Calla lilies (Zantedeschia species) are not actually lilies but they are elegant flowers. The white calla lily (Zantedeschia aethiopica) is a native of South Africa where it thrives to such an extent that it is seen as a weed. Calla lilies grow from rhizomes, as irises do. Now available in a range of colors and sizes, all calla lilies are happy in warm weather and damp conditions. In cold climates the rhizomes will die in freezing temperatures. You can choose to let them expire or you can dig and store them for the next year.
Plant the Rhizome
Find a garden area in full sun where you can keep the soil evenly moist. If your summer weather is extremely hot and sunny choose a spot with filtered sun.
Determine where you will plant each calla lily rhizome, taking into account that they need to be one to two feet apart. Use your measuring tape and mark a spot for each plant.
Put on your gardening gloves, pick up your trowel and dig a hole four-inches deep.
Place the rhizome in the hole lying horizontally with any root fragments pointing downward. Press the soil around the rhizome and refill the hole with the soil you dug out. Pat the soil firmly at ground level.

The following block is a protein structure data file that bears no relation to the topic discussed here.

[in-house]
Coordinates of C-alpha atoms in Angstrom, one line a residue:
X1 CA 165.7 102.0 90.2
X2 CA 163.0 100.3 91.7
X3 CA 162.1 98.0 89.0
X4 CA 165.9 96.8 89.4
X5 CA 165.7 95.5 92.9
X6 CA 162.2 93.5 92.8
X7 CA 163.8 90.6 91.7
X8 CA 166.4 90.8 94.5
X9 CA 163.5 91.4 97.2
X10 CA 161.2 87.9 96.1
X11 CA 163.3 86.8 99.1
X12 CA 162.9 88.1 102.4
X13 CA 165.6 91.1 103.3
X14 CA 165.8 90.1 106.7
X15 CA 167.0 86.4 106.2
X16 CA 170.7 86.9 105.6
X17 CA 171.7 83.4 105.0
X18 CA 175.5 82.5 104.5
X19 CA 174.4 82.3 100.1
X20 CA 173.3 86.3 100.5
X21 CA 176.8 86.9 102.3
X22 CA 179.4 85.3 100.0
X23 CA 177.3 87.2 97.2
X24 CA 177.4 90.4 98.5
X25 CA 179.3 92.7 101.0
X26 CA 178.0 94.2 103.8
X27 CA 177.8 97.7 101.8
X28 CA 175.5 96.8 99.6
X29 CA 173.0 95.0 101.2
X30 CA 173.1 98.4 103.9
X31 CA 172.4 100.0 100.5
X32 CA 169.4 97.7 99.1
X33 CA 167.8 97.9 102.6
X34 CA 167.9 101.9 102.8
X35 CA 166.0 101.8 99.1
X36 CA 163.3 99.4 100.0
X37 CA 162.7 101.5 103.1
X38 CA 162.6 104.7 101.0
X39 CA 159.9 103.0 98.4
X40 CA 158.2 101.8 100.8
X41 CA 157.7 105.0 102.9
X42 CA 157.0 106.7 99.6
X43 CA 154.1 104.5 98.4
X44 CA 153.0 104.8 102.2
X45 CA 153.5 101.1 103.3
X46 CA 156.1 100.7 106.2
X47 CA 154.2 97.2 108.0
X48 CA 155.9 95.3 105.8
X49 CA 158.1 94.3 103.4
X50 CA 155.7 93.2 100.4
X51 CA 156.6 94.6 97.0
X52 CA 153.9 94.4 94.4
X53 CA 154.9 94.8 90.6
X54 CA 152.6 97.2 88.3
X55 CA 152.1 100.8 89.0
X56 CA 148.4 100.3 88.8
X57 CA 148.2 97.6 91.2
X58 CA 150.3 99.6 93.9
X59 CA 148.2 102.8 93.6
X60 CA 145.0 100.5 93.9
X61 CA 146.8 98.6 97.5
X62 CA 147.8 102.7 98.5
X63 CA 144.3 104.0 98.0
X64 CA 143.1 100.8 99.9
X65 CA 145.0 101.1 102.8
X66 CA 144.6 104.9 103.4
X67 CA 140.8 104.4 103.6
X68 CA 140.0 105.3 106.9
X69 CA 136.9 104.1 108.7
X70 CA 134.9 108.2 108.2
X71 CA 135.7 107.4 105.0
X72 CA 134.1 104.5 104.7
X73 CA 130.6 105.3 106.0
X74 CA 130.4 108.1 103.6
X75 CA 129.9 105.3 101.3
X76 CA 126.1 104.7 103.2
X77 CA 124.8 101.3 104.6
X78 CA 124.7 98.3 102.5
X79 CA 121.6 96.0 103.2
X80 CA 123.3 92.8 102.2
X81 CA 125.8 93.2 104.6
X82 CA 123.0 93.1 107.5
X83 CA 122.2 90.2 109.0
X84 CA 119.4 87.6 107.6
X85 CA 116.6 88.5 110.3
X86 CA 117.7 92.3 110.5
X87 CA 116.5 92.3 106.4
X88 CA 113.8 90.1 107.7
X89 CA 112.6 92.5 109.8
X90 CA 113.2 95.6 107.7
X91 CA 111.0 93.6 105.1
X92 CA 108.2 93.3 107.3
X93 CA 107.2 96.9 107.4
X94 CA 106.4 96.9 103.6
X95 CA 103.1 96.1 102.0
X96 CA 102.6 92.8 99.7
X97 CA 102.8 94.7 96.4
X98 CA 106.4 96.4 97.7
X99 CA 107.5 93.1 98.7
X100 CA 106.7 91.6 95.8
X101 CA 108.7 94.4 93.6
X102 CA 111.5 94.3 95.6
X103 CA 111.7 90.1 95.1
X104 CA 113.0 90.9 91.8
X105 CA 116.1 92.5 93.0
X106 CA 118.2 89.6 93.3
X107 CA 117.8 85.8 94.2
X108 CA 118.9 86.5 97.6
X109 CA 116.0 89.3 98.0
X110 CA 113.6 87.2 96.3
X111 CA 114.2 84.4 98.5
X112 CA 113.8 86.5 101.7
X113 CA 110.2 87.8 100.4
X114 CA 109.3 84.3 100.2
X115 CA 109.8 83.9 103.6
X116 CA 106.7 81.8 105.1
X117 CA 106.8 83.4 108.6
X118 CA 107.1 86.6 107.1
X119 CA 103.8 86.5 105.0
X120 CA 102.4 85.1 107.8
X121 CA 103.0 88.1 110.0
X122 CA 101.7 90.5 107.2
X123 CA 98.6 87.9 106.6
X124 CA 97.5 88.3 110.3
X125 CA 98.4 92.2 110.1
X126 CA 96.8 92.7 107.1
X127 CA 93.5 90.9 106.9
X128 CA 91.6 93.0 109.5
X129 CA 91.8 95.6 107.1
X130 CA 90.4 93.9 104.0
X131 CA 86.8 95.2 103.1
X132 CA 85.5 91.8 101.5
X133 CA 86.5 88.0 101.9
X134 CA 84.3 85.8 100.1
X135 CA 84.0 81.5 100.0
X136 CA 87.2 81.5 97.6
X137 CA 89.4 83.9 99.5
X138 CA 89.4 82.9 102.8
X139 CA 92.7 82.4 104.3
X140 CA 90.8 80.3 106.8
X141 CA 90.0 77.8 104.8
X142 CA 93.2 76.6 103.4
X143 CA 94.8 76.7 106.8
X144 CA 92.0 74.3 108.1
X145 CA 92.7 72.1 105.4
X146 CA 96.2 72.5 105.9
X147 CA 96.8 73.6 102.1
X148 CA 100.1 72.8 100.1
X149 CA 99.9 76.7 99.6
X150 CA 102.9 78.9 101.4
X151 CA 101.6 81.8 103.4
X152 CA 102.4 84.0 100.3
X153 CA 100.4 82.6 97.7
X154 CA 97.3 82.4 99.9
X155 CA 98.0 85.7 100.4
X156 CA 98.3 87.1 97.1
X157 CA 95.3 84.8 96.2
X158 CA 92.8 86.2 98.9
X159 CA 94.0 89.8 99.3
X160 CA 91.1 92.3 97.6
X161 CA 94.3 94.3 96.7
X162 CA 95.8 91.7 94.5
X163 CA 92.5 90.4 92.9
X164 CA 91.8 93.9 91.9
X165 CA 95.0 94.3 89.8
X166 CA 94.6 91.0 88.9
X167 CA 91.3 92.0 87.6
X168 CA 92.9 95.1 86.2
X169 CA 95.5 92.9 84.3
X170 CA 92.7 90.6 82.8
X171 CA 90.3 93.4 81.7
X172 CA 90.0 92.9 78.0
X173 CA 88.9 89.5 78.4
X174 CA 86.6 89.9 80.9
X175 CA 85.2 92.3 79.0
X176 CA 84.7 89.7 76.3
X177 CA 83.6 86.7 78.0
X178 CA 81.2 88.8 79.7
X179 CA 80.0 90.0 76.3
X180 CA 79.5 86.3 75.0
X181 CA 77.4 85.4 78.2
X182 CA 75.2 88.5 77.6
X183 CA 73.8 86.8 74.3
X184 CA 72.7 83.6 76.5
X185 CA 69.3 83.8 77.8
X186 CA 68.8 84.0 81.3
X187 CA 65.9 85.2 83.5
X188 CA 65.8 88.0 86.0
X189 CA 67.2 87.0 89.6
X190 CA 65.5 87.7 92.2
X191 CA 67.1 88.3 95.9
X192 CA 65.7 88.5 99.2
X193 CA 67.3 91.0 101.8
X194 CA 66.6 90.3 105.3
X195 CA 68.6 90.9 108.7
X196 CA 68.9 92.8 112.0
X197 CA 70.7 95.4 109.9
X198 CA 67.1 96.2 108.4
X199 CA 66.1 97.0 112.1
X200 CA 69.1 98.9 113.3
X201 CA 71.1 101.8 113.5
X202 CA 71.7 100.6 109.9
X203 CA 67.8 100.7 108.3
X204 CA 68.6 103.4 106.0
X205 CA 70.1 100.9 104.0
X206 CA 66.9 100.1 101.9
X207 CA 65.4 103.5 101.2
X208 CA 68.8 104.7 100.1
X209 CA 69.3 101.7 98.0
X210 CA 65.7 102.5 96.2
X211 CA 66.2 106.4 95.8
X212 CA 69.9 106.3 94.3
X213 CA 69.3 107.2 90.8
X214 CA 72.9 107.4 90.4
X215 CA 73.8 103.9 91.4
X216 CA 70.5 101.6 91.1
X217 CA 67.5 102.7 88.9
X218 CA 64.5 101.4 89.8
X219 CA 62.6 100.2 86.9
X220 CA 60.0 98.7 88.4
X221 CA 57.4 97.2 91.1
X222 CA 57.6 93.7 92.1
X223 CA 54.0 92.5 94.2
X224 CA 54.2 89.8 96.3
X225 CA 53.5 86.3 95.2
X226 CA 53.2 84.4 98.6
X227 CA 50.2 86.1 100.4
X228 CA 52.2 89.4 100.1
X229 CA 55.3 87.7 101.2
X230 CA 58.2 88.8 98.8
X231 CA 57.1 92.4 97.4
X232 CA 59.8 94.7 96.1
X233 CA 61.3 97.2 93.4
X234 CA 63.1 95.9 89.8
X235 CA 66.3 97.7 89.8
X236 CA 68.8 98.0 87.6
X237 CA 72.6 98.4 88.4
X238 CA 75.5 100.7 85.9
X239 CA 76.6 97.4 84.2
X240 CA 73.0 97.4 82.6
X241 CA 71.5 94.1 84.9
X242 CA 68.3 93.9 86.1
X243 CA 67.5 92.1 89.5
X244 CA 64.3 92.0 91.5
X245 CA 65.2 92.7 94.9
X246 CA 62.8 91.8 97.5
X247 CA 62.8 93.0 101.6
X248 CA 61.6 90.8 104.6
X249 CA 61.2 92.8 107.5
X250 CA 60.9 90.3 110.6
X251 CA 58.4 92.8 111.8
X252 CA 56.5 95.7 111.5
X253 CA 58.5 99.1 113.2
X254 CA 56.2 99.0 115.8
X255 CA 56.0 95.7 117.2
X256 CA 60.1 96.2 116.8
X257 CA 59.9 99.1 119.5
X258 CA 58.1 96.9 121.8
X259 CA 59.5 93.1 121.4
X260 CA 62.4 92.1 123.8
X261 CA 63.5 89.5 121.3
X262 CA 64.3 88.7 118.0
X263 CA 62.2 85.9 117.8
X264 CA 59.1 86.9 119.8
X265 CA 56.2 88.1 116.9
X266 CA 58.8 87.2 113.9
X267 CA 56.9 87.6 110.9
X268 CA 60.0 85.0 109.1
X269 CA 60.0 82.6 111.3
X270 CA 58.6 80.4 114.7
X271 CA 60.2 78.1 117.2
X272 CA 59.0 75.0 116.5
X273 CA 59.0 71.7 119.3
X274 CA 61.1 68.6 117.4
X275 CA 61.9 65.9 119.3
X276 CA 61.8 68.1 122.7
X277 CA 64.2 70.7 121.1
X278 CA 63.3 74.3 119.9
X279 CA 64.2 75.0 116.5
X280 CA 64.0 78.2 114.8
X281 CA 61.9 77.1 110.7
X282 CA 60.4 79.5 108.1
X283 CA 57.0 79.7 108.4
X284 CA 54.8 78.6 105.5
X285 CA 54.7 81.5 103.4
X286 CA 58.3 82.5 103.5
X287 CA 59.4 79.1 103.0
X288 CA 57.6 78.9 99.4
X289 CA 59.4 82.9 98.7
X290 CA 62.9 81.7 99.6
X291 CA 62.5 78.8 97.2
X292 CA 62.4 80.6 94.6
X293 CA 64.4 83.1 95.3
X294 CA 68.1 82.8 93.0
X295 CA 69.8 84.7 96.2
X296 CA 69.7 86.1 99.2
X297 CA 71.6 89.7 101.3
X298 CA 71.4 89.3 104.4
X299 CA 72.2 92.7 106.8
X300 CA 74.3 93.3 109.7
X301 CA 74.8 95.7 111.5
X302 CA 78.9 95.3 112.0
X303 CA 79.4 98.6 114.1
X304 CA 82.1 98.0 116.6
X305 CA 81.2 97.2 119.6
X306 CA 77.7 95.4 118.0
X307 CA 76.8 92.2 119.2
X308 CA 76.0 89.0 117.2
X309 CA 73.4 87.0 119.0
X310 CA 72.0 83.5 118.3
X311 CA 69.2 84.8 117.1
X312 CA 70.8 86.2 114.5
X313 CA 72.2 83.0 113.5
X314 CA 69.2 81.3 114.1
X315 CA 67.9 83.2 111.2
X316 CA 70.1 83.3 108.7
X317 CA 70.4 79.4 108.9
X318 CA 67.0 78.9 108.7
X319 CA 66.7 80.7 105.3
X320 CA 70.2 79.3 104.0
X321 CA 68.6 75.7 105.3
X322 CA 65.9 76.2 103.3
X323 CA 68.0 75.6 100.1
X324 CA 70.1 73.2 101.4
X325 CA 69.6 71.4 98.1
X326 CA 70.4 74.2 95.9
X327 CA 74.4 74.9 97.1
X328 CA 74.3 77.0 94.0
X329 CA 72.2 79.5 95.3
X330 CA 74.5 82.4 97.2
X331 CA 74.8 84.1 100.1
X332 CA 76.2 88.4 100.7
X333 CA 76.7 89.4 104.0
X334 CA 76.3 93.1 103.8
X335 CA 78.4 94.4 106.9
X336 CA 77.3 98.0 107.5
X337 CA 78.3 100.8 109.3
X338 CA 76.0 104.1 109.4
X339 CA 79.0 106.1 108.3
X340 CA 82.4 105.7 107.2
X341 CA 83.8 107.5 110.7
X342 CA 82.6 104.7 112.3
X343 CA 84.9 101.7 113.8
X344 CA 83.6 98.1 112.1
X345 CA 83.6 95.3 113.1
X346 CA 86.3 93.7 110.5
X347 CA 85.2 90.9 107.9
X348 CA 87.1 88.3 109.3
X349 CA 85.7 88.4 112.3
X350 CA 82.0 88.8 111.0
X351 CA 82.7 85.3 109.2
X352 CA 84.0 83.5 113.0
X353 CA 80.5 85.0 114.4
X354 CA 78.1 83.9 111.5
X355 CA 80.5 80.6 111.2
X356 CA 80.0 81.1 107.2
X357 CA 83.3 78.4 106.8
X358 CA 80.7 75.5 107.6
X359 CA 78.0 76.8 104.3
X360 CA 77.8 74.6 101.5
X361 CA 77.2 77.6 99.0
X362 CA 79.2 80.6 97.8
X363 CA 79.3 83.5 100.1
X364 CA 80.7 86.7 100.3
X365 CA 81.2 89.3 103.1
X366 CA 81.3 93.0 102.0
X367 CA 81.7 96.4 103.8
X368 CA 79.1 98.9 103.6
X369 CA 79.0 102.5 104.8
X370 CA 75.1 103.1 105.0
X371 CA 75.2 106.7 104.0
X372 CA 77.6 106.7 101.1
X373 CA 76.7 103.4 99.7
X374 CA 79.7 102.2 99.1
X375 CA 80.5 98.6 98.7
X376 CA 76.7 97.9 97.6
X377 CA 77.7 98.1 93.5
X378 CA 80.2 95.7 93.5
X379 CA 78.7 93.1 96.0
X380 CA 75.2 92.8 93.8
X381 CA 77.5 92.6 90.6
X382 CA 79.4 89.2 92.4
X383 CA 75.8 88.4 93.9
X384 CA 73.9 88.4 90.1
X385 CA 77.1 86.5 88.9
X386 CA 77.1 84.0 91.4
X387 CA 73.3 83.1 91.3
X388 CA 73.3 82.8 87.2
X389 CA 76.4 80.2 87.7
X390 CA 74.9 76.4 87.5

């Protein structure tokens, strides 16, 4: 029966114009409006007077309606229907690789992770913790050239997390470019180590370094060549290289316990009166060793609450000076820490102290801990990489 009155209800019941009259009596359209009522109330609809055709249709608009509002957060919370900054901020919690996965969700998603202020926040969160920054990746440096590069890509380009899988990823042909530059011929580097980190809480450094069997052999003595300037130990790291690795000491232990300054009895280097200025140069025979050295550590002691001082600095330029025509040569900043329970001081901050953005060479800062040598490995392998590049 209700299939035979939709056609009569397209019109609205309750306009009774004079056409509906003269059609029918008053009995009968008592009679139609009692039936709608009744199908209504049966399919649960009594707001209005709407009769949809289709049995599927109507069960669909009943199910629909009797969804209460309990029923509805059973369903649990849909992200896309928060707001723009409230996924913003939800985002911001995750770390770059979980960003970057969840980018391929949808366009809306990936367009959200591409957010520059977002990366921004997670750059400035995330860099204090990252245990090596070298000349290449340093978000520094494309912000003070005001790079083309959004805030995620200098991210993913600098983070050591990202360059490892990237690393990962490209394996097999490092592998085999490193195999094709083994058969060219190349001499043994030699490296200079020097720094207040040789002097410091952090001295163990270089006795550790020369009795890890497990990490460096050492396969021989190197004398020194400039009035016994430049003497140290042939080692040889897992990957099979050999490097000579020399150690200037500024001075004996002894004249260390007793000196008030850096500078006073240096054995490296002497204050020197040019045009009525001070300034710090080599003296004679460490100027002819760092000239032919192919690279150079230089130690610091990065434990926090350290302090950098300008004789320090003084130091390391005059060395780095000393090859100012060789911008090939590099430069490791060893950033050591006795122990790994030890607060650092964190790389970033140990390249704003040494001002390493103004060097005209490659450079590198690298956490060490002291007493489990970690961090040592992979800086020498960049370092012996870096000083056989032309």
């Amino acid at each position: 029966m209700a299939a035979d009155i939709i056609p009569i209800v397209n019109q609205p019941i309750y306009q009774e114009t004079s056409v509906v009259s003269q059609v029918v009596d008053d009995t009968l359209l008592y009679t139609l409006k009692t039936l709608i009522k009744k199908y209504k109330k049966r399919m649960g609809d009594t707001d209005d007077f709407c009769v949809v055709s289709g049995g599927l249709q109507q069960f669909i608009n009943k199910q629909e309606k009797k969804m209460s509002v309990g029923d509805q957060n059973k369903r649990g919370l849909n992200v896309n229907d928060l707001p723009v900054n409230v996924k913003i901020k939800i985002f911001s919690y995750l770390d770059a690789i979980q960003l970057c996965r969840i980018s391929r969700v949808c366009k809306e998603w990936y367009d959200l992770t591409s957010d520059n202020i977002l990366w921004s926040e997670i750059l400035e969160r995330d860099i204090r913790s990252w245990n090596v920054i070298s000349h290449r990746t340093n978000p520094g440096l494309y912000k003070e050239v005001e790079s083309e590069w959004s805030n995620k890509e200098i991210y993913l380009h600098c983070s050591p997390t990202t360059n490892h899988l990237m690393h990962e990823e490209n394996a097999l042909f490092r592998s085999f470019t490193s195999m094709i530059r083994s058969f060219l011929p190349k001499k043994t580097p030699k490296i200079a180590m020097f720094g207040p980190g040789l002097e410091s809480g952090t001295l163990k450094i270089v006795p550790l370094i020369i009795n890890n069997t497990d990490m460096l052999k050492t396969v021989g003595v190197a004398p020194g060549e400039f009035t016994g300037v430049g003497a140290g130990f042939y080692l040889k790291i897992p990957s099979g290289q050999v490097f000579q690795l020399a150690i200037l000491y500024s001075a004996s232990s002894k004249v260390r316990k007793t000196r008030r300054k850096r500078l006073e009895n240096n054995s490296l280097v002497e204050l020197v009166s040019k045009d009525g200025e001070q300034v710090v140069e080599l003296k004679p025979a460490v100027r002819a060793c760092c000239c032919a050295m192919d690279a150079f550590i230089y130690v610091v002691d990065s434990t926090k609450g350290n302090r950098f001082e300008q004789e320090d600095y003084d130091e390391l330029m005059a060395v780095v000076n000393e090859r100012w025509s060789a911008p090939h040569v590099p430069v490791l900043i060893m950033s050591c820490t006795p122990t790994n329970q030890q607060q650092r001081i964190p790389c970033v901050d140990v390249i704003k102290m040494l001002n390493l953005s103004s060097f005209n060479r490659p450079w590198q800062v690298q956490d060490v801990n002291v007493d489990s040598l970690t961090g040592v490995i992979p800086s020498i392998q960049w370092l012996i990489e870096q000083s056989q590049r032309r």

Mulch and Water
Mulch the rhizome by spreading a two-inch layer of compost above the planting hole.
Water the composted planting area thoroughly with your hose.
If the planting area does not receive regular rain then be sure to water the rhizome regularly to maintain moist soil.
Dig and Store
If your garden freezes in the winter then in early fall use your trowel and dig up each calla lily rhizome.
Let the rhizomes rest for a week in a dark, cool area.
Package the rhizomes for the winter in a ventilated plastic bag filled with peat moss.
Store the packed rhizomes in an area with temperatures of 50 to 60 degrees Fahrenheit.
Replant the rhizomes in the spring when the soil and air are warm again.
About this Author
Daffodil Planter's writing appears in the Chicago Sun-Times, and she is the Sacramento Gardening Scene Examiner for Examiner.com. A member of the Garden Writers Association, she has a bachelor's degree from Stanford, a law degree from the University of Virginia and studies horticulture at Sierra College.